No wonder we imagine writing gets done without writing. And no wonder we believe anyone can write a book. The truth is, anyone can’t write a book. Only the person who writes the book can write the book.”

How The Times’ Best Seller List Comes Together

There was an article in The New York Times on 2 October 2020, written by the “Best Seller Lists Staff” and I quote from it below:

“Times Insider explains who we are and what we do, and delivers behind-the-scenes insights into how our journalism comes together.

“Come holiday or hurricane, one thing you can count on is that The New York Times’ best-seller lists will be published online every Wednesday at 7 p.m. Eastern. And those lists will be dated for the print Book Review, where they will appear 11 days later. This is just one of the many quirks of the work we — the three-member BSL team, as we call ourselves — do, combining data science, investigative reporting and our own special blend of foxhole humor.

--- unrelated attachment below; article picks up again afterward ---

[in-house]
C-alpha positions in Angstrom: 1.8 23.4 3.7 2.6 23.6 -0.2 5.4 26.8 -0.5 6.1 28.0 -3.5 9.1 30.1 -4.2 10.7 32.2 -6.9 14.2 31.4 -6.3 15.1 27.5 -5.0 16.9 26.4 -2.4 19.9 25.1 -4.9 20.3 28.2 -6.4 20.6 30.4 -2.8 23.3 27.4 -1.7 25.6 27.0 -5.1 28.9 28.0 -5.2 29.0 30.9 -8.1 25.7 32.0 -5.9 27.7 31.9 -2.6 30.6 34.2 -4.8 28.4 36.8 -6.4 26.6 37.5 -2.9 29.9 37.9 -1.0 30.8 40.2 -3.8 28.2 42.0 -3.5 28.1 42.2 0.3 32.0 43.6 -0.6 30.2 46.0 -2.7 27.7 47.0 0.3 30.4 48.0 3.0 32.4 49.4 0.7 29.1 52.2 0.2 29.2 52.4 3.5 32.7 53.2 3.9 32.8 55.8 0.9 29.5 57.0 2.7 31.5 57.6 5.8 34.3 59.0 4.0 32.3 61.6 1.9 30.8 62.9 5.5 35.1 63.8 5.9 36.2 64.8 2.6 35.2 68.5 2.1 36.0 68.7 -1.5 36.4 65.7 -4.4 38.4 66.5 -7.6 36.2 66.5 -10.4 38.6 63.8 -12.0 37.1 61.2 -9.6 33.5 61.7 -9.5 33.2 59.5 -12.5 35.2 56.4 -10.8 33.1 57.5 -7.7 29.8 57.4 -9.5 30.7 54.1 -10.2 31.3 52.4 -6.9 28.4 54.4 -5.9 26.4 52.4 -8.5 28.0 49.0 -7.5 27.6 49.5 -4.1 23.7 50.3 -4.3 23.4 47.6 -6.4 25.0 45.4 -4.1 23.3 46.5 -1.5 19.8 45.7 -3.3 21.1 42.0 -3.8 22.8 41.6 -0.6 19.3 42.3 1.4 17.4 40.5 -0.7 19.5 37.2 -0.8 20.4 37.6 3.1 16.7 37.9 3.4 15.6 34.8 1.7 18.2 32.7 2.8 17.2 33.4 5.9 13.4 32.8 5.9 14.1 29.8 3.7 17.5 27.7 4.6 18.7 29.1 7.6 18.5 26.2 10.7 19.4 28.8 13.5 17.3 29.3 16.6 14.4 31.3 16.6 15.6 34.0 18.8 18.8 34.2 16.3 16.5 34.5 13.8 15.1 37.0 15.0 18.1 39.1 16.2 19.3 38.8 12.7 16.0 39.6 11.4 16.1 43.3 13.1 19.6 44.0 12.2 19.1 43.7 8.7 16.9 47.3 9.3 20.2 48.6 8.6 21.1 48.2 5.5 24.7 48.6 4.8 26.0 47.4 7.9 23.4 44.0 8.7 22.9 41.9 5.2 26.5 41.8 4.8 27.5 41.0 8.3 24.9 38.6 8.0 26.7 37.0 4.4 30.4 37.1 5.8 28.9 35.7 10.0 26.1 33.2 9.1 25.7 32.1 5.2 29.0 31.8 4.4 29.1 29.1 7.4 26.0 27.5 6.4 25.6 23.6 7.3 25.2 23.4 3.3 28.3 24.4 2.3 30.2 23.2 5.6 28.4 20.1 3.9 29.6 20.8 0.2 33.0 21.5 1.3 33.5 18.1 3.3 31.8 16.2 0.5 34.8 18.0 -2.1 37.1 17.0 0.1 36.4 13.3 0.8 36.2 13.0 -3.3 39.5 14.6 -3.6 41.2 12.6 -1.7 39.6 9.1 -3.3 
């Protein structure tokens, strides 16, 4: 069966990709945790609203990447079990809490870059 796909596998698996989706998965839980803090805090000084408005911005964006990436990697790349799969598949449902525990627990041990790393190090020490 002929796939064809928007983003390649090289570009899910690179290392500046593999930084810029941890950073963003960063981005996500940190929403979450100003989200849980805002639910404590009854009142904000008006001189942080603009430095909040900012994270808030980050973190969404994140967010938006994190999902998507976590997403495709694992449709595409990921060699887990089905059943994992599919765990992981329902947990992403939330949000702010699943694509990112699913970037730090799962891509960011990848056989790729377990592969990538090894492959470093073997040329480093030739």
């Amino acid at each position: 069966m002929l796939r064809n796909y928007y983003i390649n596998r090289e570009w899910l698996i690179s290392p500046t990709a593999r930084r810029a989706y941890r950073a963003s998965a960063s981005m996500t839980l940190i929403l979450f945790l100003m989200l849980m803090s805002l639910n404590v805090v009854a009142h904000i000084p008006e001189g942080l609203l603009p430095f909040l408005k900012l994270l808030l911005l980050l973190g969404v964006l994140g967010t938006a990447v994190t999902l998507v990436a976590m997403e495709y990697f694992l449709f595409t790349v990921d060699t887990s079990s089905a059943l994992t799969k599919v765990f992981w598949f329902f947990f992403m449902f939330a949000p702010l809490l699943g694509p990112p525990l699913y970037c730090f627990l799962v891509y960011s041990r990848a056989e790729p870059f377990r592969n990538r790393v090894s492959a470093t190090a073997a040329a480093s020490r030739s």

“As much as we wish some myths were true, such as that the lists are determined by an automated data spigot with a secret algorithm or our executive editor’s throwing darts at the wall, the work of putting together the lists requires the full-time efforts of the three of us and the support of an information technology team.

“The sales data that drives what books make the lists, and where they land within them, is sent by stores giant, tiny and in-between all across the country. It reflects the previous week’s Sunday-to-Saturday sales period, which stores begin to report to us over the weekend. We receive numbers on millions of titles each week from tens of thousands of storefronts and online retailers as well as specialty and independent bookstores.